Bondi’s desire to observe her sites as closely as possible in order to create is what motivated her travel to South Korea for the Busan Biennale earlier this August when the world was in the throes of the first waves of the COVID-19 pandemic. The artist had to spend 14 days in quarantine in an airport hotel before she could stage her work, “The Antechamber.” Inspired by Kim Hye-soon’s poem “Tundra Swan,” her immersive proposal depicts a landscape of salt with a few scattered objects emerging from an immaculate whiteness. It seems to oscillate between a chamber of life and a chamber of death, recollection and dissipation, as in the setting of 2001: A Space Odyssey, where astronaut Dave Bowman sees himself growing old at an accelerated rate before being reborn. For the artist, the installation has an allegorical perspective: “I wanted to create a dreamy limbo as well as a destabilizing space,” she says. “By putting way too much light in the space, and then 6 tons of salt on white floors, it plays tricks on one’s eyes. The only sources of color were the bed with its crystallized emerald pond and the chest of drawers with its symbolic glass swan.
Oftentimes, Bondi’s artwork can be seen as cosmic synapses or places of divinization. Take her current exhibition, Still Waters, which she is currently staging at Le Parvis Contemporary Art Center, a space located inside a supermarket in Tarbes, France. The show is inspired by the phenomenon of scrying, an ancient art of prophecy that connects us to the spiritual realm, and, to achieve her goal of reflection, the artist is using simple puddles of water surrounded by corridors of salt rather than mirrors or crystal balls. The practice is reminiscent of pagan or Wiccan ceremonies, and takes on the air of a magical biotope between metamorphosis and dereliction. In its liquid bodies are immersed flowers, shells, and copper coins, which tinge a turquoise blue upon contact with the water. The precipitates of Bondi are thus charged with polymorphic virtues; they are bodies in digestion, lives hastened or slowed according to the elements. Floral compositions complete her vanities in perpetual motion, generating a feeling somewhere between chimerical images from the video game Final Fantasy and a Vaporwave EP. Among them is amaranth, a plant with epic stems and inflorescences that is a symbol of immortality; and ruscus, a shrub used for its protective qualities. Alchemical and symbolic phenomena add here the strength of their stories. The spectator attends, in a way, a fantastic mini-epic, as minor in its dimensions as it is dizzying in its ambitions: to speak with the beyond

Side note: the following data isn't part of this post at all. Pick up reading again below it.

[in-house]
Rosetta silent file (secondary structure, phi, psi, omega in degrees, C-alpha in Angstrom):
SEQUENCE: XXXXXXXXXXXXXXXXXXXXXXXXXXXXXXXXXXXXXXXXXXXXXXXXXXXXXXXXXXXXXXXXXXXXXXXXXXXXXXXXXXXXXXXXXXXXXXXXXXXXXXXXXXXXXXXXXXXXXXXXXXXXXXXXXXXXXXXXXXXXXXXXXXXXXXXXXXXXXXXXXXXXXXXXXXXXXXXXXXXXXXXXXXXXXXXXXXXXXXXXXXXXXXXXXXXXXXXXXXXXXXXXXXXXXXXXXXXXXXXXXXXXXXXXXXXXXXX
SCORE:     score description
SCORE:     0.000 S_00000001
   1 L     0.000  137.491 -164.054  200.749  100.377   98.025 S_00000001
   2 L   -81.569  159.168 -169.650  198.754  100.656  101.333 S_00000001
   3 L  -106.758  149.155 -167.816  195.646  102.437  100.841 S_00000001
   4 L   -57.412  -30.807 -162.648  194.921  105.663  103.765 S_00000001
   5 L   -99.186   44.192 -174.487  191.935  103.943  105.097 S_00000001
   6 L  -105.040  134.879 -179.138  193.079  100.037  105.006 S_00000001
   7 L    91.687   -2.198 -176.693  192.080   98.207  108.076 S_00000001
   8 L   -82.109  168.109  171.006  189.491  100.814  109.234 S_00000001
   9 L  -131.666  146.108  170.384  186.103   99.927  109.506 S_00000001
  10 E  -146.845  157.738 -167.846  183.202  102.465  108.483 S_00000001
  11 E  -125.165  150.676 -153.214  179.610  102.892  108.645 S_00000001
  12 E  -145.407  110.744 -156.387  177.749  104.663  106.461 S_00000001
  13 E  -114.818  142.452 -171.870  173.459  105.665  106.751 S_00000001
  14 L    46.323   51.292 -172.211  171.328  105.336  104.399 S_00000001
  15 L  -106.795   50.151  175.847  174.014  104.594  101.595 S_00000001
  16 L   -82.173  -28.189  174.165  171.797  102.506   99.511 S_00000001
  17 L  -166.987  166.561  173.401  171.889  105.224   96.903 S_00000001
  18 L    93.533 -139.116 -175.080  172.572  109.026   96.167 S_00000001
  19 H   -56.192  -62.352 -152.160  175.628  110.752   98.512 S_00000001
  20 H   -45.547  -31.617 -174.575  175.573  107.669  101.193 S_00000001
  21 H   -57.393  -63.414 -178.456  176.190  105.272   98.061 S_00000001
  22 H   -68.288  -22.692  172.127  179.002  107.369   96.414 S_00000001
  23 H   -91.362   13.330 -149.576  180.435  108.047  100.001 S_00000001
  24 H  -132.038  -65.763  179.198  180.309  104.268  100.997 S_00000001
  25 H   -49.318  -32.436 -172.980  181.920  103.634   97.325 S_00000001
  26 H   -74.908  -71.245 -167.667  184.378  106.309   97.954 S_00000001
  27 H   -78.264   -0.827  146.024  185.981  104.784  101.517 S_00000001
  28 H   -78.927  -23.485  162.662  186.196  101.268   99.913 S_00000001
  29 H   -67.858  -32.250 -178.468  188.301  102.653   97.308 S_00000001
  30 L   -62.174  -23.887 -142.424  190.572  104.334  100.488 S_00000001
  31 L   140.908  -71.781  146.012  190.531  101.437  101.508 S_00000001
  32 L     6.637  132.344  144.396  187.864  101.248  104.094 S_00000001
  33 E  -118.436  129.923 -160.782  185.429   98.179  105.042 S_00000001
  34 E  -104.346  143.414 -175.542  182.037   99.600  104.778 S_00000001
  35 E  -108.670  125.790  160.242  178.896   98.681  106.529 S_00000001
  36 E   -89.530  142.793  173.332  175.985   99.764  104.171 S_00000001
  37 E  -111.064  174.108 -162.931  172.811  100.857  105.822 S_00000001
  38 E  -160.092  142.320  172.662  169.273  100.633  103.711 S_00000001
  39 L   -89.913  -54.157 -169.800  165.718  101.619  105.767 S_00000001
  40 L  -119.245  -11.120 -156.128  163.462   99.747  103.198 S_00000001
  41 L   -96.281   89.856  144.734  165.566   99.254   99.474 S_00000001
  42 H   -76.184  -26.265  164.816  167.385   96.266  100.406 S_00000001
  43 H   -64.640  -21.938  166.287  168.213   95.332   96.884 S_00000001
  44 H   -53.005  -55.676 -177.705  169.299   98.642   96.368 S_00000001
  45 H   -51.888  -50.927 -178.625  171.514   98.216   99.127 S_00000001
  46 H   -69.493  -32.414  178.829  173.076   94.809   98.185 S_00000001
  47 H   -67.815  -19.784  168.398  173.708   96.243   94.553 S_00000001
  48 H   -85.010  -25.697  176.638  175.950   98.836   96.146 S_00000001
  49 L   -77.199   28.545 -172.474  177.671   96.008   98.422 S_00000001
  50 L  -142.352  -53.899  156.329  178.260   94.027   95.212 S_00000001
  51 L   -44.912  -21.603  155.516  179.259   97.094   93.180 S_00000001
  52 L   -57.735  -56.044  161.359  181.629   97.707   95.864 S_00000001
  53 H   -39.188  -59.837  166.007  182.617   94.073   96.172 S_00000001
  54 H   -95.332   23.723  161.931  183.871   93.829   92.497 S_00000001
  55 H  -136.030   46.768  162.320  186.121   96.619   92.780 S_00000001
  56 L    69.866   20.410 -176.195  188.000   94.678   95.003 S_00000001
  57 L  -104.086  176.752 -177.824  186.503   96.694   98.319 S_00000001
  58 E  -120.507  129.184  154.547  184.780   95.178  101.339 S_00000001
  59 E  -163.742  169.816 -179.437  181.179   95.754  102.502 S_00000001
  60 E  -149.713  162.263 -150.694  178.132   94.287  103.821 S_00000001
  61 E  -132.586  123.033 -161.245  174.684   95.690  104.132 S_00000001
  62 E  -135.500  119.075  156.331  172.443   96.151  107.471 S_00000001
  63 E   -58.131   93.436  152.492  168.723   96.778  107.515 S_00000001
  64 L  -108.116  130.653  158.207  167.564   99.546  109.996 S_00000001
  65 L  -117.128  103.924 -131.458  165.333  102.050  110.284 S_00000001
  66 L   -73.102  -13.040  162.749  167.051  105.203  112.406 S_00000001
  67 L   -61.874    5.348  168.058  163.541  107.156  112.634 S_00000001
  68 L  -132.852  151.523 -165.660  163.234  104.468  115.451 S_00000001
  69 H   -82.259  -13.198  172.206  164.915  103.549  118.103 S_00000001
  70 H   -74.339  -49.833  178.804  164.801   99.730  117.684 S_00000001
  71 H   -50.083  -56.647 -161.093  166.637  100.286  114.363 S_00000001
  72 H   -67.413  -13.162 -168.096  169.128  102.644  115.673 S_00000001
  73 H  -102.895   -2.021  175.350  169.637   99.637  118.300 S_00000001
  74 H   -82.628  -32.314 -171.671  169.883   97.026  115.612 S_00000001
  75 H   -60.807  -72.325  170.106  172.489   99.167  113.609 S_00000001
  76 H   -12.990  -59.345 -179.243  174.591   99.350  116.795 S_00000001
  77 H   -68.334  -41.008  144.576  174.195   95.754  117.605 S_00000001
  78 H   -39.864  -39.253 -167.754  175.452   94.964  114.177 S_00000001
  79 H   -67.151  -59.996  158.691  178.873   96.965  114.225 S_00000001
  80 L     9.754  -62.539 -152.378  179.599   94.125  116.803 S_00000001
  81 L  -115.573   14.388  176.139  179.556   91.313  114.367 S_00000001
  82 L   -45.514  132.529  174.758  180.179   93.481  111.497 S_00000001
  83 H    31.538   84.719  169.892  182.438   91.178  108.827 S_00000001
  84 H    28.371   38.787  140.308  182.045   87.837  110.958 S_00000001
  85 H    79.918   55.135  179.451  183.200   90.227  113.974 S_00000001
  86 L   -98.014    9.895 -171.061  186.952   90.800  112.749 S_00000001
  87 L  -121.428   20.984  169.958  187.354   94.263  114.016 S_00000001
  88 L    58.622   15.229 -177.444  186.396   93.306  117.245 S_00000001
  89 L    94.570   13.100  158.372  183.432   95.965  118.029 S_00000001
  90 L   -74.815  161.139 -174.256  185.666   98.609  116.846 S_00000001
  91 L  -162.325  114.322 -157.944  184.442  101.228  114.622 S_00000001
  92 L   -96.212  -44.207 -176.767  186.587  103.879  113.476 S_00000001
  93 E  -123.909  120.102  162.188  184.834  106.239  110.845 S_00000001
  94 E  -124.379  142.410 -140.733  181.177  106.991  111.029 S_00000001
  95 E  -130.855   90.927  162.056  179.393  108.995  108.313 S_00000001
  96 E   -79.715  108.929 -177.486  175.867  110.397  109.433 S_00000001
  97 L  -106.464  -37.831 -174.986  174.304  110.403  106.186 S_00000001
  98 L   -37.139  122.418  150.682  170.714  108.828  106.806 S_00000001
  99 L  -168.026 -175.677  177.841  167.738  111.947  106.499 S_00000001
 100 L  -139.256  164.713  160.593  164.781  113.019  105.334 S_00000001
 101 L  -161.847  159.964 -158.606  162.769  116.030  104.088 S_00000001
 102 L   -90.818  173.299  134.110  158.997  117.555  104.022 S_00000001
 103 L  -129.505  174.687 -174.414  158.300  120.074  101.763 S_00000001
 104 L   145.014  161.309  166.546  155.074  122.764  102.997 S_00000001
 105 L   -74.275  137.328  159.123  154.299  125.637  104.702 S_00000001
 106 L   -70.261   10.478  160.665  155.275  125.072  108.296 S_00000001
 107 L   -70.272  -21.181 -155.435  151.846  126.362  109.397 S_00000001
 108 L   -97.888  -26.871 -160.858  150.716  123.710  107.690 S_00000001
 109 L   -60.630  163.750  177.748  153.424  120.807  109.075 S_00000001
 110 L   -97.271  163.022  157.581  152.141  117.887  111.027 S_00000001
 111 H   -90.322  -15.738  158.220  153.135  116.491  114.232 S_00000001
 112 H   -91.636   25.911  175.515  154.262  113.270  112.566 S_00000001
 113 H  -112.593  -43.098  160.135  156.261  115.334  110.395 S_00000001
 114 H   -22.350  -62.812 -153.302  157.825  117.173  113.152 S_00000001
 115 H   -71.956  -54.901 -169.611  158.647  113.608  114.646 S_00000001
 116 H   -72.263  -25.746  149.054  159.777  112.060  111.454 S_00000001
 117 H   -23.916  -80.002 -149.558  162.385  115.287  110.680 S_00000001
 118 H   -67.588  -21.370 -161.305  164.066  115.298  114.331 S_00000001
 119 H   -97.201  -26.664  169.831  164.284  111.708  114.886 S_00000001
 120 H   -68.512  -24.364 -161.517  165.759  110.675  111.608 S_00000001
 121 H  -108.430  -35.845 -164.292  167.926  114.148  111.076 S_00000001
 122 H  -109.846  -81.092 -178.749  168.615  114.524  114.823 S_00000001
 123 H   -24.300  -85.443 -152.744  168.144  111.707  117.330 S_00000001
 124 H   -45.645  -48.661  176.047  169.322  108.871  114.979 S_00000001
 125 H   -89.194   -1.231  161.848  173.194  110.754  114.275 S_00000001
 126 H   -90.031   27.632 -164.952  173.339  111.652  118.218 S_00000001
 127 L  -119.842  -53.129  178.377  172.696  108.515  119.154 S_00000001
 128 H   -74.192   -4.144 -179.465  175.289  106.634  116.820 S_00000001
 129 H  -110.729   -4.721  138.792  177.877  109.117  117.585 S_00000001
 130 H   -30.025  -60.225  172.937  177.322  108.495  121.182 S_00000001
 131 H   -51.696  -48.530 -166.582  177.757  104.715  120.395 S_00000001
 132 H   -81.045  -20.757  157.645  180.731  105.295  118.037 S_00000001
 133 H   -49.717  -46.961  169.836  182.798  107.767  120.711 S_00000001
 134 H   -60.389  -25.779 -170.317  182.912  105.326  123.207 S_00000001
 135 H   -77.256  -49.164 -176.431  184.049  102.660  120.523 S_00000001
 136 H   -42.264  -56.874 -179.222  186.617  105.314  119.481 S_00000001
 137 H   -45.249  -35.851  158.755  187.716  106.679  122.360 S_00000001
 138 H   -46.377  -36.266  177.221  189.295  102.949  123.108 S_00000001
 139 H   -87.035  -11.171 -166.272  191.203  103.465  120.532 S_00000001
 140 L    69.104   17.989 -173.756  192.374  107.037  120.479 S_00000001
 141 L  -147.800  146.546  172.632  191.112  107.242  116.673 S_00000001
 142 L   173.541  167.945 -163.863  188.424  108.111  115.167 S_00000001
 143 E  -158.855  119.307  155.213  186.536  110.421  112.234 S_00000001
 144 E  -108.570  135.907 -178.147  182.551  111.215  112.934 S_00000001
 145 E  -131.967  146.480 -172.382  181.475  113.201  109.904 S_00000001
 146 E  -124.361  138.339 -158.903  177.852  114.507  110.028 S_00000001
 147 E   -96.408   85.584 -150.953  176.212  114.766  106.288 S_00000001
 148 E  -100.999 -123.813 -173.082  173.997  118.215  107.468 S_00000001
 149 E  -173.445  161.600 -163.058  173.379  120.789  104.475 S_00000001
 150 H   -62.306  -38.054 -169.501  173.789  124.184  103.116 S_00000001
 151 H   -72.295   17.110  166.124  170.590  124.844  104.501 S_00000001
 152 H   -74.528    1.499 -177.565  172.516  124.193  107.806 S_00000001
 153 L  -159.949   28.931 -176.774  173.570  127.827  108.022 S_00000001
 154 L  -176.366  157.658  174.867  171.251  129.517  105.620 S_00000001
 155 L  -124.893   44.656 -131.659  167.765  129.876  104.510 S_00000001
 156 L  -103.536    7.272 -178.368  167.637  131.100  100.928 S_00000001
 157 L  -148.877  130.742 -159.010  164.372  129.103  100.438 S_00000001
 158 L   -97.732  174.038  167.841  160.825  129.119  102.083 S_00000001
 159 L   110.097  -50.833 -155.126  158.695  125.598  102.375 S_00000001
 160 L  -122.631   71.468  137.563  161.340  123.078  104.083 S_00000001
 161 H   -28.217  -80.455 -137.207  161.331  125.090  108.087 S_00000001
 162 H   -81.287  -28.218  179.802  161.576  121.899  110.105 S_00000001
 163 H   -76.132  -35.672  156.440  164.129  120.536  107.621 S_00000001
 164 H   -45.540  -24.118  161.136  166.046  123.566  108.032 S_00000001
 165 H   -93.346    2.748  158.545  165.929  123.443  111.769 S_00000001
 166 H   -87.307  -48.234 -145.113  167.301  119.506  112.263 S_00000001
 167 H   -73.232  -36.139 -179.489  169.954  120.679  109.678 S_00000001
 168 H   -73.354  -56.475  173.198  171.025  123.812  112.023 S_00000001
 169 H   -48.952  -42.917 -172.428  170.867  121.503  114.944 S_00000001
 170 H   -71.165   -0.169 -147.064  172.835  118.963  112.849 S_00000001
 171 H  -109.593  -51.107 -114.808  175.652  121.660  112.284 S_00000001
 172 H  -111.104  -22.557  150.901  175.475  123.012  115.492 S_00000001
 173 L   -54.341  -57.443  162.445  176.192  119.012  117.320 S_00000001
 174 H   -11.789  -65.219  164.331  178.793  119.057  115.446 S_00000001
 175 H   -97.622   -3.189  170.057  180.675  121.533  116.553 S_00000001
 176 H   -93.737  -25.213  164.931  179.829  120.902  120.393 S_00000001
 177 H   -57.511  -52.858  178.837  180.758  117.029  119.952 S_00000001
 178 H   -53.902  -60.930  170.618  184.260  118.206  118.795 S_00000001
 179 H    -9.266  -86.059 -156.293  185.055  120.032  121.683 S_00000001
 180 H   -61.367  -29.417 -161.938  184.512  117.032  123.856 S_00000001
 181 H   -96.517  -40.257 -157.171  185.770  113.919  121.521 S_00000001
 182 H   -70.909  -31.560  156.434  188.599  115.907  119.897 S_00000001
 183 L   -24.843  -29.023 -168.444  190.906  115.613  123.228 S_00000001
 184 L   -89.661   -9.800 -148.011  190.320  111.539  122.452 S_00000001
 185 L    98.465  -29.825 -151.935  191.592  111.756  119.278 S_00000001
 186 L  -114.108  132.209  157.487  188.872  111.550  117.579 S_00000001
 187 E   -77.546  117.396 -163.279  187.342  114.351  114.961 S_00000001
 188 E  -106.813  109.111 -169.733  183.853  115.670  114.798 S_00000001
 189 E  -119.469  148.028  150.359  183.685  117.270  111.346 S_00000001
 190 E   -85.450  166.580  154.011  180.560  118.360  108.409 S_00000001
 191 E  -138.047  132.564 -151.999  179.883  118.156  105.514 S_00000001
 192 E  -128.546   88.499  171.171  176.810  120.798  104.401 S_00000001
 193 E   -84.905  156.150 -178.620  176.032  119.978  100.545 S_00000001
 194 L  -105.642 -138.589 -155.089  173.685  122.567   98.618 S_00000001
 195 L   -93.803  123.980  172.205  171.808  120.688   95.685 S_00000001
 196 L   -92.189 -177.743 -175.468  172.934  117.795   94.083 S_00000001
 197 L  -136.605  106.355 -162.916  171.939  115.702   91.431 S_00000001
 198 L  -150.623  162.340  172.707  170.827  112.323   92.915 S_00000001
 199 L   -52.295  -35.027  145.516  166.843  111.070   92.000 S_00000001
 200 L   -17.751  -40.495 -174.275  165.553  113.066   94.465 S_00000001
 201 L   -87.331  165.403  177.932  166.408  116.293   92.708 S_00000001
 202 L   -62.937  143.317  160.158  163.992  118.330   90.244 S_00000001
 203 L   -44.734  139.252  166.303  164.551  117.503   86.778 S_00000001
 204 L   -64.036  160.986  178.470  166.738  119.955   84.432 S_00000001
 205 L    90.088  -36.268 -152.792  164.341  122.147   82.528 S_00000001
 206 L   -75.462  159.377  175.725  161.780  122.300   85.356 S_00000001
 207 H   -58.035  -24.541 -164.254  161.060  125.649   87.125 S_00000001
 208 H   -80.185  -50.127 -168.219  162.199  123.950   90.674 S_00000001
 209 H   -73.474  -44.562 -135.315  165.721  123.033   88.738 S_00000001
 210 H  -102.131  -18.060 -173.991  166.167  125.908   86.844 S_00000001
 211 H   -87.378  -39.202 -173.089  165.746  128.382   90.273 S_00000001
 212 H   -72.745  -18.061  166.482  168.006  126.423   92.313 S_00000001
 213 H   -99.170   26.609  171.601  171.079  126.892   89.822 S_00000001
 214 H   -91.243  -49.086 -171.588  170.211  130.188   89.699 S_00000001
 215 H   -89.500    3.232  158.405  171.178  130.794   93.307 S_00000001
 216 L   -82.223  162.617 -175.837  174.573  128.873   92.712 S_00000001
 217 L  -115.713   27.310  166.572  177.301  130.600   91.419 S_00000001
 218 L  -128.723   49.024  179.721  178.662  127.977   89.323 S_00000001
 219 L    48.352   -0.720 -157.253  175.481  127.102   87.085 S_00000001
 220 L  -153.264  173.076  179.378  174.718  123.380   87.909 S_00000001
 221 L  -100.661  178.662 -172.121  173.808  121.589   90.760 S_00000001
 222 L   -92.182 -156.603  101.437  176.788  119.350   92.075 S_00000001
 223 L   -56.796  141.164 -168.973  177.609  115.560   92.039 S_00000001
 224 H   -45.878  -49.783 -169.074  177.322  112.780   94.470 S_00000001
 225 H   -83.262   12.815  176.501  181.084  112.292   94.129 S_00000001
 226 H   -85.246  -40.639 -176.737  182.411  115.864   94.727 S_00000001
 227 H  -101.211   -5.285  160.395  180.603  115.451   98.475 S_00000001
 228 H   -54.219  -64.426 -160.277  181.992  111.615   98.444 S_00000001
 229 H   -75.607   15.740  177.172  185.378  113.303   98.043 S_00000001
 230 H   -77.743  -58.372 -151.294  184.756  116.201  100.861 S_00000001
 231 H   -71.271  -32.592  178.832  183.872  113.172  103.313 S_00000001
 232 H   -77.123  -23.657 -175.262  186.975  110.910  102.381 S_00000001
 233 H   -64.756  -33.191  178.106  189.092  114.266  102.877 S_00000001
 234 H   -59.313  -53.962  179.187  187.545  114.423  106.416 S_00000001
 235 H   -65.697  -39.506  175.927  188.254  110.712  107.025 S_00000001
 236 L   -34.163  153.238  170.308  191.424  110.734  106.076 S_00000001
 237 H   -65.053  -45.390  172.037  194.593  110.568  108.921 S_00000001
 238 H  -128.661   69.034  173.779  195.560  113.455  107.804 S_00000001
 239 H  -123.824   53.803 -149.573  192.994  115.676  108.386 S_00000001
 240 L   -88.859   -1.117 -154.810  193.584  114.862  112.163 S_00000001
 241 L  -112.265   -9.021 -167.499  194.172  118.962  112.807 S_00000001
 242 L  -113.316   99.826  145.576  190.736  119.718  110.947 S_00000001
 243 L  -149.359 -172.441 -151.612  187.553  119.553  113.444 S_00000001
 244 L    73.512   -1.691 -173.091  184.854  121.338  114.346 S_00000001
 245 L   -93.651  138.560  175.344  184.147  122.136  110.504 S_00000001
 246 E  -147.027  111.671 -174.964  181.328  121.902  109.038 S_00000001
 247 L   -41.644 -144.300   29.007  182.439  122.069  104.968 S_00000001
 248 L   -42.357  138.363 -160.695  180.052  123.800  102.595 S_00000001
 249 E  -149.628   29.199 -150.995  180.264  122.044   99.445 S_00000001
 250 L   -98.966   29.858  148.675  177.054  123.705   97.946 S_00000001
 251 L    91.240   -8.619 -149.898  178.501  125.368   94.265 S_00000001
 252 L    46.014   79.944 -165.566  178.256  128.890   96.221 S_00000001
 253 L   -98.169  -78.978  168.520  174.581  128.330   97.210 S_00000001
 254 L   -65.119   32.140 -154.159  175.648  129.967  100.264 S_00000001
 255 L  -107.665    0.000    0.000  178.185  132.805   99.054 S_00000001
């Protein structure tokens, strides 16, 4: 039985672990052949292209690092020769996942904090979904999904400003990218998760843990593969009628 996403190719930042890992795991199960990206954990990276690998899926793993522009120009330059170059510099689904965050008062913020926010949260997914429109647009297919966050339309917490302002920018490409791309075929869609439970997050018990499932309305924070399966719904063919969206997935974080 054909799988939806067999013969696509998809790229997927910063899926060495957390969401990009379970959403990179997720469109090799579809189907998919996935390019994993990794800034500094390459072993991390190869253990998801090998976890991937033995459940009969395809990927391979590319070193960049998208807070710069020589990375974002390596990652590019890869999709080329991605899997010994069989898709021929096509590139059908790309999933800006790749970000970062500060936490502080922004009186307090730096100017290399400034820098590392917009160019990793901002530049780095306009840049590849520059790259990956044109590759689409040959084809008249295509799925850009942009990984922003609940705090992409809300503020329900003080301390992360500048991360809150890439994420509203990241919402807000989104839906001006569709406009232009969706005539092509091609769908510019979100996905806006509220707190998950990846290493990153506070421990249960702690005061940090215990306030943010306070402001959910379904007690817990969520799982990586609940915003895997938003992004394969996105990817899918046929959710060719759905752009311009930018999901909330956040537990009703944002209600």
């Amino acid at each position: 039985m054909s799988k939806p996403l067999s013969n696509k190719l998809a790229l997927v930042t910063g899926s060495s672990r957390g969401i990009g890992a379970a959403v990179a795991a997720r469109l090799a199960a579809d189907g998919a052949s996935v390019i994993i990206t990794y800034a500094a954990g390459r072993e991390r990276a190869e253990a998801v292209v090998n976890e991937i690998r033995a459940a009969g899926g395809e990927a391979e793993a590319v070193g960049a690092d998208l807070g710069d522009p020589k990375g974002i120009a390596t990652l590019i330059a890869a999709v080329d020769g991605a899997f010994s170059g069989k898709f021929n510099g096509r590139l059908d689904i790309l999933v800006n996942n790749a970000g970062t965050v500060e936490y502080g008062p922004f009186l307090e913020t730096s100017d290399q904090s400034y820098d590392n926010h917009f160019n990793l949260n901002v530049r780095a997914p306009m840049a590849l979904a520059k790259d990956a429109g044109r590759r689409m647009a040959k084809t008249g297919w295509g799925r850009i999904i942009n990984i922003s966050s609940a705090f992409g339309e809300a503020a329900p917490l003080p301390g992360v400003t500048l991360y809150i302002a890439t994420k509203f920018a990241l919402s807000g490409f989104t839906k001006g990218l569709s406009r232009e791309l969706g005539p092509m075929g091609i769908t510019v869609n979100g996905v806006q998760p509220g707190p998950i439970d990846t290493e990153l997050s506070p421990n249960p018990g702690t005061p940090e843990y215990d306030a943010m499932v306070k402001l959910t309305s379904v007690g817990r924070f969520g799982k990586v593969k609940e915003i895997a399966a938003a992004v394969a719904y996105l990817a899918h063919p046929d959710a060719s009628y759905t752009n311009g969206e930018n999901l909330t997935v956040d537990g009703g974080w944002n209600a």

Considering the history of the artist’s host town, the significance behind her show takes on an unprecedented but fated meaning. The city of Tarbes was the breeding ground of another mythical character; it was where The Count of Lautréamont wrote Les Chants de Maldoror (“The Songs of Maldoror”). The poetic novel follows a hero of the same name, who is not quite alive nor quite dead, and sings hallucinatory liturgies amidst tarantulas, hungry animals, ghosts, and a multitude of exotic plants. In the same manner, Bondi’s art appears strange and trapped, where nature imitates itself and is intertwined with artifice and trompe l’oeil. The shimmering effects of her installations hide small theaters of horror in which her more personal traumas lead to regeneration and petrification. The connection becomes even more surreal when you consider that the water used by the artist is said to be miraculous, originating from the thermal city of Lourdes, the Pyrenean Las Vegas—with stucco chapels and neon lights— which attracts pilgrims from all over the world. It is there that Saint Bernadette Soubirous would have seen the Virgin Mary in the limestone cave of Massabielle. Is Bondi an artist of a miracle? She has yet to decide.
SET DESIGN Nicola Scarlino
PRODUCTION Reda Ait